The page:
Building Carbon Nanotubes with Ceramic Scaffolding
Scientists from Kiel University and the University of Trento are using ceramic scaffolding in the development of new composite material made of carbon nanotubes.
Extremely lightweight, electrically highly conductive and more stable than steel: due to their unique properties, carbon nanotubes (CNTs) would be ideal for applications ranging from ultra-lightweight batteries to high-performance plastics and medical implants. However, it has been difficult for science and industry to transfer CNTs’ extraordinary characteristics at the nano-scale into a functional industrial application. The CNTs either cannot be combined adequately with other materials, or if they can be combined, they then lose their beneficial properties.
Scientists from the Functional Nanomaterials working group at Kiel University (CAU) and the University of Trento have developed an alternative method, with which the tiny tubes can be combined with other materials so that they retain their characteristic properties. As such, they “felt” the thread-like tubes into a stable 3D network that is able to withstand extreme forces. The research results have been published in Nature Communications.1
Zinc Oxide Scaffolding
Industry and science have been intensively researching the significantly less than 100-nm-wide CNTs in order to make use of the extraordinary properties of rolled graphene. Yet much still remains simply theory.
“Although carbon nanotubes are flexible like fiber strands, they are also very sensitive to changes,” said Professor Rainer Adelung, head of the Functional Nanomaterials working group at the CAU. “With previous attempts to chemically connect them with other materials, their molecular structure also changed. This, however, made their properties deteriorate—mostly drastically.”
In contrast, the approach of the research team from Kiel and Trento is based on a simple wet chemical infiltration process. The CNTs are mixed with water and dripped into an extremely porous ceramic material made of zinc oxide, which absorbs the liquid like a sponge. The dripped thread-like CNTs attach themselves to the ceramic scaffolding and automatically form a stable layer together, similar to a felt. The ceramic scaffolding is coated with nanotubes, so to speak, resulting in fascinating effects for both the scaffolding and the coating of nanotubes.
On the one hand, the stability of the ceramic scaffold increases so massively that it can bear 100,000 times its own weight. “With the CNT coating, the ceramic material can hold around 7.5 kg, and without it just 50 g—as if we had fitted it with a close-fitting pullover made of carbon nanotubes, which provide mechanical support,” said Fabian Schütt, lead author. “The pressure on the material is absorbed by the tensile strength of the CNT felt. Compressive forces are transformed into tensile forces.”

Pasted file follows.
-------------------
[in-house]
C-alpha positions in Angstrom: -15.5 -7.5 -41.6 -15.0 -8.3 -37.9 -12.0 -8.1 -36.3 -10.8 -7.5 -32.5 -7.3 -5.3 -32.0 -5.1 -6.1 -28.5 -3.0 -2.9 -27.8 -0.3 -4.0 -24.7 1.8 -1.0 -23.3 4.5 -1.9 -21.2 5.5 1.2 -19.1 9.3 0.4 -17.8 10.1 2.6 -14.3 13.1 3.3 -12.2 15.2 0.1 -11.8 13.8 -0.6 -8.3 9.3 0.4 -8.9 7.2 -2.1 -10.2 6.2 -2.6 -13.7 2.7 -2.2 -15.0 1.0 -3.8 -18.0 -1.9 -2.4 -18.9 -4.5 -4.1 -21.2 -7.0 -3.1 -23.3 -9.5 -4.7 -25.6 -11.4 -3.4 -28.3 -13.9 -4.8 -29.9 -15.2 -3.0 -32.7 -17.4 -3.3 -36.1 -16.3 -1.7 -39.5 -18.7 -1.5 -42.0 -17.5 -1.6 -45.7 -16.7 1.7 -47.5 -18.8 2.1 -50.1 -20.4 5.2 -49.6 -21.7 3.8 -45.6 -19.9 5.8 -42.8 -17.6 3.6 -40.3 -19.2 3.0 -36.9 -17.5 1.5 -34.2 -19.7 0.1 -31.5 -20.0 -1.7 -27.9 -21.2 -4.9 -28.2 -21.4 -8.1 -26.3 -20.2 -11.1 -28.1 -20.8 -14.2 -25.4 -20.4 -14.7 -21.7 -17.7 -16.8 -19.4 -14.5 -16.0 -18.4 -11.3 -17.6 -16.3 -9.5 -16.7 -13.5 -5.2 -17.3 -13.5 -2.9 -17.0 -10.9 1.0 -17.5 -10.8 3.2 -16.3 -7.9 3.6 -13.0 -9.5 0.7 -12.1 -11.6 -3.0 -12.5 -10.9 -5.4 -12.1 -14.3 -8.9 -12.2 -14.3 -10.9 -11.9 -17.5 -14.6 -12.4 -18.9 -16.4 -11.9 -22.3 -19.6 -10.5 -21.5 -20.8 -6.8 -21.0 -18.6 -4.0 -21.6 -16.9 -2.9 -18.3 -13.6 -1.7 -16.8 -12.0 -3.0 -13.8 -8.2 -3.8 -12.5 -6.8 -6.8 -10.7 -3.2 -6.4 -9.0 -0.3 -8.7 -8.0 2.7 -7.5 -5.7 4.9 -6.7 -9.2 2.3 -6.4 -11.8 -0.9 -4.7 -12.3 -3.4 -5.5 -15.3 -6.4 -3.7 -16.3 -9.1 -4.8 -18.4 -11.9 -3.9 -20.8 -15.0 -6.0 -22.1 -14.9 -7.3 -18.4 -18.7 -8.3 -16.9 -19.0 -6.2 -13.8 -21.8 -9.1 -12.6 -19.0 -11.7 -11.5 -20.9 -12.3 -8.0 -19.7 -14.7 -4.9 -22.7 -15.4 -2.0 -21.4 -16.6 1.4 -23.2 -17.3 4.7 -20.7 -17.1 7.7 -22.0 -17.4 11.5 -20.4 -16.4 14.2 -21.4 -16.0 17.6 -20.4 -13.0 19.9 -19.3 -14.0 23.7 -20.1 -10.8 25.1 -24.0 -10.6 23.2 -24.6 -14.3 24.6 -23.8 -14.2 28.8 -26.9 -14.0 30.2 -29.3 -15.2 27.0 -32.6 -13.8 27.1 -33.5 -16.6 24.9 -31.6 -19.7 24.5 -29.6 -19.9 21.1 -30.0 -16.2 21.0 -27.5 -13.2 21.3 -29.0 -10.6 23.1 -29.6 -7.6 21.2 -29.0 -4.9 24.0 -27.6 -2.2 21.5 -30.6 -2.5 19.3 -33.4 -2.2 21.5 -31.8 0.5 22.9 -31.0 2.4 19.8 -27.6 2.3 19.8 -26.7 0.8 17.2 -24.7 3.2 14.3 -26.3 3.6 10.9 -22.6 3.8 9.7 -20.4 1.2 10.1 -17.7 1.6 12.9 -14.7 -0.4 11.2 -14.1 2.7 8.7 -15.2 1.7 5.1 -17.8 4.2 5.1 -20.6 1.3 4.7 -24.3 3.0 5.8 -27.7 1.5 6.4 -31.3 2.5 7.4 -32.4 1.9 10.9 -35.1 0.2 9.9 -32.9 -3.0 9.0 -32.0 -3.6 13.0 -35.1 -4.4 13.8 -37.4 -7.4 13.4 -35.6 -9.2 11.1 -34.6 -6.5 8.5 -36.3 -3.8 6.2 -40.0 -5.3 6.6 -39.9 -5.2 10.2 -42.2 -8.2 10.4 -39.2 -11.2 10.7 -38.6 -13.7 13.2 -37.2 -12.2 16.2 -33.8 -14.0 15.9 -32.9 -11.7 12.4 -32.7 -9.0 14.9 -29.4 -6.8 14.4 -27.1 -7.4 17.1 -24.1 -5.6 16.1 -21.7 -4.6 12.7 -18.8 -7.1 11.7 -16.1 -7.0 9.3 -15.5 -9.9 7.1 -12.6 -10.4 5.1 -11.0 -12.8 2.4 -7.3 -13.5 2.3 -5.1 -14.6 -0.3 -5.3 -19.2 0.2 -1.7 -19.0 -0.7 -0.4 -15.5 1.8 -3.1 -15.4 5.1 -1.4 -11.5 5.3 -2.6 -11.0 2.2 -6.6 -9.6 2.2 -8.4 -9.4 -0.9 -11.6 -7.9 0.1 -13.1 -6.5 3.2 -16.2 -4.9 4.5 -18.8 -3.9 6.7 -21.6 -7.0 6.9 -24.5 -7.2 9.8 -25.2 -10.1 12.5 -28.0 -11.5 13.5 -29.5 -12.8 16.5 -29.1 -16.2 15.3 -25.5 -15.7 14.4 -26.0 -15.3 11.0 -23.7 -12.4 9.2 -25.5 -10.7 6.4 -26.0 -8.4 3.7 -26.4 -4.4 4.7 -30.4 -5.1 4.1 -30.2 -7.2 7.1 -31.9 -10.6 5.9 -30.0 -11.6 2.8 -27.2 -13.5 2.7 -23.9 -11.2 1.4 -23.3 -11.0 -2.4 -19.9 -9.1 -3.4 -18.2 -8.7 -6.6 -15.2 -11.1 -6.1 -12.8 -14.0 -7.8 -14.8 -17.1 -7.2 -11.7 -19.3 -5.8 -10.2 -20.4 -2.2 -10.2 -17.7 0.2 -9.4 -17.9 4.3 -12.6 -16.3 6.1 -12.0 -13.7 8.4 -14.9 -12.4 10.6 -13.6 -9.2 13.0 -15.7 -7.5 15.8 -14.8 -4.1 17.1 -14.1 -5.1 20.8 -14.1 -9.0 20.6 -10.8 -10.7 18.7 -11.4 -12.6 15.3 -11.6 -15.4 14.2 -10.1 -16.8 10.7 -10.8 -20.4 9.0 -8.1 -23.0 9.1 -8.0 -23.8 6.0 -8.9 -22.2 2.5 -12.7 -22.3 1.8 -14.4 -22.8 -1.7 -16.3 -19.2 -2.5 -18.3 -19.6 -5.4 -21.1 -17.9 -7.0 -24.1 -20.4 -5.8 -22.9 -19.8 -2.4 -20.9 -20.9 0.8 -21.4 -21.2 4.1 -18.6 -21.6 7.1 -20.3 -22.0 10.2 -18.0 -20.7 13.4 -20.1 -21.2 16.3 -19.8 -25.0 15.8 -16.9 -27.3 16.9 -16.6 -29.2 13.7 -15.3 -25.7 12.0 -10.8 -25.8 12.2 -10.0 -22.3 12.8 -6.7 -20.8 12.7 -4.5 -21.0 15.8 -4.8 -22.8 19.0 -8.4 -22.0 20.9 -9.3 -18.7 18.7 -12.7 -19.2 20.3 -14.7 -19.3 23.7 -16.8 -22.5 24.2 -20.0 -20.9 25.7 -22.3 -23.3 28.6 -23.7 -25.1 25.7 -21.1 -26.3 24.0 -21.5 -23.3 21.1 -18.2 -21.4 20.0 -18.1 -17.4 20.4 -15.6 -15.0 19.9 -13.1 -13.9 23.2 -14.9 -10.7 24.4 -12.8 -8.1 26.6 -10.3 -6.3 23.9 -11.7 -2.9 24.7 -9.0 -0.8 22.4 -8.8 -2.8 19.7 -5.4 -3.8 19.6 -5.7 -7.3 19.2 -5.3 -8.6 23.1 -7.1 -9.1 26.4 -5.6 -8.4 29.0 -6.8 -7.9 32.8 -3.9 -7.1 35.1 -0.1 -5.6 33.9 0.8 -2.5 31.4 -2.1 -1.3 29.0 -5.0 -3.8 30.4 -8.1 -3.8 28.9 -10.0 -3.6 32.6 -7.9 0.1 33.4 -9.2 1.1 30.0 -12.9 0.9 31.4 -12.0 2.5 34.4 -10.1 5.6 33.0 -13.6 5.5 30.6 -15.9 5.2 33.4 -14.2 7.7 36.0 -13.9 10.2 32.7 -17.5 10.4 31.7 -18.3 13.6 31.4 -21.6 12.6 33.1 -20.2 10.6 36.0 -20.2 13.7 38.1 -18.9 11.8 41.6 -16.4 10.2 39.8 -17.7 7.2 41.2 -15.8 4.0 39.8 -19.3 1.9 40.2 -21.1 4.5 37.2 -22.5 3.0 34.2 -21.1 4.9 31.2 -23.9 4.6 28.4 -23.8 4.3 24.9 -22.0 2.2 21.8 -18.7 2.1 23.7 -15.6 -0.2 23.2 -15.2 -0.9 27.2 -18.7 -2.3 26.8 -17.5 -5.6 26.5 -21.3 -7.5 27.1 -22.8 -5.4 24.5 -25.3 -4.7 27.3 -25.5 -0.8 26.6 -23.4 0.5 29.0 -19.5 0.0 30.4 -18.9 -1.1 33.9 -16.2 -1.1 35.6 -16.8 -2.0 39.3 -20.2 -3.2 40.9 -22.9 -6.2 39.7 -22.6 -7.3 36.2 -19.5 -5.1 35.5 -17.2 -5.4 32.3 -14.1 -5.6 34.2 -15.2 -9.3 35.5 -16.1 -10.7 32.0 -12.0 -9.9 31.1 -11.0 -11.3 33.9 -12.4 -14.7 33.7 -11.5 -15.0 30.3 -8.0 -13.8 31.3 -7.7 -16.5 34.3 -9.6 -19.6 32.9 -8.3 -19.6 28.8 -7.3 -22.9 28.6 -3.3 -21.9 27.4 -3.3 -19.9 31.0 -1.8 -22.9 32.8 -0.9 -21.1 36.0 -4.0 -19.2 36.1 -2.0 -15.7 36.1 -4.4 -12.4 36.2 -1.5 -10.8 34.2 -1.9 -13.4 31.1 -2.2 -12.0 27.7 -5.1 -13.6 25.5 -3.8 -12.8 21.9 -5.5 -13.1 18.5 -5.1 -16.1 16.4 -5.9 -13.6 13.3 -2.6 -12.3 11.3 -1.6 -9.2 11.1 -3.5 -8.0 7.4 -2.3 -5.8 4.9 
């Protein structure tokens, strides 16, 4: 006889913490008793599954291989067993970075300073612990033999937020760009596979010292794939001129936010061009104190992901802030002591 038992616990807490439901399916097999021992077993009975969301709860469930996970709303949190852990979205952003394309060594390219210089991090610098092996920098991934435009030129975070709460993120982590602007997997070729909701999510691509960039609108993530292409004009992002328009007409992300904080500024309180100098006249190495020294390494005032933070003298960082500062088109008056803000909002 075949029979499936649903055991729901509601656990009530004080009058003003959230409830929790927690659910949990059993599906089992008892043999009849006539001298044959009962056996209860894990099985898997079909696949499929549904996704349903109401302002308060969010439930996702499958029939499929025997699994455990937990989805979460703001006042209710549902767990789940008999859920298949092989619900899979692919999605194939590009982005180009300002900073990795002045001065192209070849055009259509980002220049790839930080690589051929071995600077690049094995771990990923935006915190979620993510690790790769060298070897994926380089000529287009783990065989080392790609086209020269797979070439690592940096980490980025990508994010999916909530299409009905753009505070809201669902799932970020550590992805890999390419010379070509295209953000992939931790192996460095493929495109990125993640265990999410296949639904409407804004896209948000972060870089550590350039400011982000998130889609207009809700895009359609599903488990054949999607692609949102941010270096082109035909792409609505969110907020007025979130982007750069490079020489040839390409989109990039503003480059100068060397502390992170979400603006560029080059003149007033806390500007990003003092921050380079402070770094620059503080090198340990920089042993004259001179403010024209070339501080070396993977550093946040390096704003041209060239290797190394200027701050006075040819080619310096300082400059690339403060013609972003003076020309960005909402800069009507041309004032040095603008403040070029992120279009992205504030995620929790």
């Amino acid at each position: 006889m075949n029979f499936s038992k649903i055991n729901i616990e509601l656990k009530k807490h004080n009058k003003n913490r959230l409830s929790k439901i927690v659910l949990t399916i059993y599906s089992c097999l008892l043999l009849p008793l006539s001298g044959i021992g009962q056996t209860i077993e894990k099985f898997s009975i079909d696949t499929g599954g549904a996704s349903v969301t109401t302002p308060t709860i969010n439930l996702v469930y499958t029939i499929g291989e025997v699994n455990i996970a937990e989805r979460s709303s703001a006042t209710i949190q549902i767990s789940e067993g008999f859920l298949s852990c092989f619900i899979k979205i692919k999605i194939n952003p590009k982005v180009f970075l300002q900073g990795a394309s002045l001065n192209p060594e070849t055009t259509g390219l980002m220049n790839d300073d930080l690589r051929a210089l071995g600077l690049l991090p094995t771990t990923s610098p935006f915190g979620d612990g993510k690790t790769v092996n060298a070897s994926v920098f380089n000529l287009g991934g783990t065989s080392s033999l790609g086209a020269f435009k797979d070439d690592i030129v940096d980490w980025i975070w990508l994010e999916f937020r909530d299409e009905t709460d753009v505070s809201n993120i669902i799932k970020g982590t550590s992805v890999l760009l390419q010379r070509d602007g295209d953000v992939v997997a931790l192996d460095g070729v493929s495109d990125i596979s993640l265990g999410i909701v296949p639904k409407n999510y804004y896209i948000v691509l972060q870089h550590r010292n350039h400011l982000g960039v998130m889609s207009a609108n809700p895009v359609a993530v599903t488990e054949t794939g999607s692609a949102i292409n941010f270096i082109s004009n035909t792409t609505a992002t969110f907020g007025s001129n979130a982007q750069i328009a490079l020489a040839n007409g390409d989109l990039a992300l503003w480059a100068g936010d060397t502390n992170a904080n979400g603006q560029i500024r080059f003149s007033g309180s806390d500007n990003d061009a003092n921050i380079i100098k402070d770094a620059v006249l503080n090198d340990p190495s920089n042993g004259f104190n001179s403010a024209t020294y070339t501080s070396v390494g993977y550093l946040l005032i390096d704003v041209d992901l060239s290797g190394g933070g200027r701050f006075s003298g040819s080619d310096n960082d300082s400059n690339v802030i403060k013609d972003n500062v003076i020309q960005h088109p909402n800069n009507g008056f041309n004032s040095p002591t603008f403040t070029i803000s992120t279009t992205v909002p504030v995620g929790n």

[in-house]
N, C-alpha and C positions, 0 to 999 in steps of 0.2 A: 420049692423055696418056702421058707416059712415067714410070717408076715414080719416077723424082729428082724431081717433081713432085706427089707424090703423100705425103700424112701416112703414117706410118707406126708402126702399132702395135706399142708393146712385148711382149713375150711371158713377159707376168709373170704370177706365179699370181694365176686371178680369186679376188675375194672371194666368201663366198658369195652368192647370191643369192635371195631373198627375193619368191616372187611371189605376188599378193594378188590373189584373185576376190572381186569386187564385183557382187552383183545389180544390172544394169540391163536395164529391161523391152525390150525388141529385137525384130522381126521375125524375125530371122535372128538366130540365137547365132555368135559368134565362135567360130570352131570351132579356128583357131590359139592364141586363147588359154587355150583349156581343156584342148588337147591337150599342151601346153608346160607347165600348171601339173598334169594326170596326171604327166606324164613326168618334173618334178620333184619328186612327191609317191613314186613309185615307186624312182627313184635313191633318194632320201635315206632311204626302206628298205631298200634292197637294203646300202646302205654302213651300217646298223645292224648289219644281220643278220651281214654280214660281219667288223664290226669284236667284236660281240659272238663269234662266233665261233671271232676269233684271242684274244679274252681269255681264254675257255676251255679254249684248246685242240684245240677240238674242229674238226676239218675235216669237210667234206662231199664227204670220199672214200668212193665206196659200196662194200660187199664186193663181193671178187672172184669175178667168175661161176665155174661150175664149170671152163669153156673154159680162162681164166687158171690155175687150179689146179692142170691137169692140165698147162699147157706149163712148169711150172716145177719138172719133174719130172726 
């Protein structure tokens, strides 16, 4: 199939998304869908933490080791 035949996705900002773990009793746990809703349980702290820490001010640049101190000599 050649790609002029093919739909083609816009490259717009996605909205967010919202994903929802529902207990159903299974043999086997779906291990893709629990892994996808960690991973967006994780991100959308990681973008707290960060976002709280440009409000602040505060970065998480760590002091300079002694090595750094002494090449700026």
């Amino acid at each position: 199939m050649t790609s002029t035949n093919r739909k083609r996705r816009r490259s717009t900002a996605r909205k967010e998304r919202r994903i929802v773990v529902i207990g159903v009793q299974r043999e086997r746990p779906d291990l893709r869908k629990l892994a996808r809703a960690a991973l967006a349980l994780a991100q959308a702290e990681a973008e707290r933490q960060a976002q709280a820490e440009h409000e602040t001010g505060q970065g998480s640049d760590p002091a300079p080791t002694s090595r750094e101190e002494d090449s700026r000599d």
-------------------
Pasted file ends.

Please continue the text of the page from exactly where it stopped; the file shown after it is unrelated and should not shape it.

The principle behind this is comparable to bamboo buildings, such as those that are widespread in Asia. Here, bamboo stems are bound so tightly with a simple rope that the lightweight material can form extremely stable scaffolding, and even entire buildings. “We do the same at the nano-scale with the CNT threads, which wrap themselves around the ceramic material—only much, much smaller,” said Helge Krüger, co-author.
The materials scientists were able to demonstrate another major advantage of their process. In a second step, they dissolved the ceramic scaffolding using a chemical etching process. The remaining fine 3D network of tubes each consists of a layer of tiny CNT tubes. In this way, the researchers were able to greatly increase the felt surface and thus create more opportunities for reactions.
“We basically pack the surface of an entire beach volleyball field into a 1-cm cube,” said Schütt. The huge hollow spaces inside the three-dimensional structure can then be filled with a polymer. As such, CNTs can be connected mechanically with plastics, without their molecular structure (and thus their properties) being modified.
“We can specifically arrange the CNTs and manufacture an electrically conductive composite material,” said Schütt. “To do so only requires a fraction of the usual quantity of CNTs in order to achieve the same conductivity.”
Simple Procedure for Many Applications
Potential applications range from battery and filter technology as a filling material for conductive plastics to implants for regenerative medicine and sensors and electronic components at the nano-scale. The good electrical conductivity of the tear-resistant material could also be interesting for future flexible electronics applications, in functional clothing or in the field of medical technology.
“Creating a plastic which, for example, stimulates bone or heart cells to grow is conceivable,” said Adelung. Due to its simplicity, the scientists agree that the process could also be transferred to network structures made of other nanomaterials, which will further expand the range of possible applications.
This work was supported by the German Research Foundation (DFG) and the European Commission in the framework of the Graphene FET Flagship project. For more information, visit www.uni-kiel.de.
1. Schütt, Fabian; Signetti, Stefano; Krüger, Helge; Röder, Sarah; Smazna, Daria; Kaps, Sören; Gorb, Stanislav N.; Kumar Mishra, Yogendra; Pugno Nicola M.; and Adelung, Rainer, “Hierarchical Self-Entangled Carbon Nanotube Tube Networks,” Nature Communications, 8, 1215 (2017),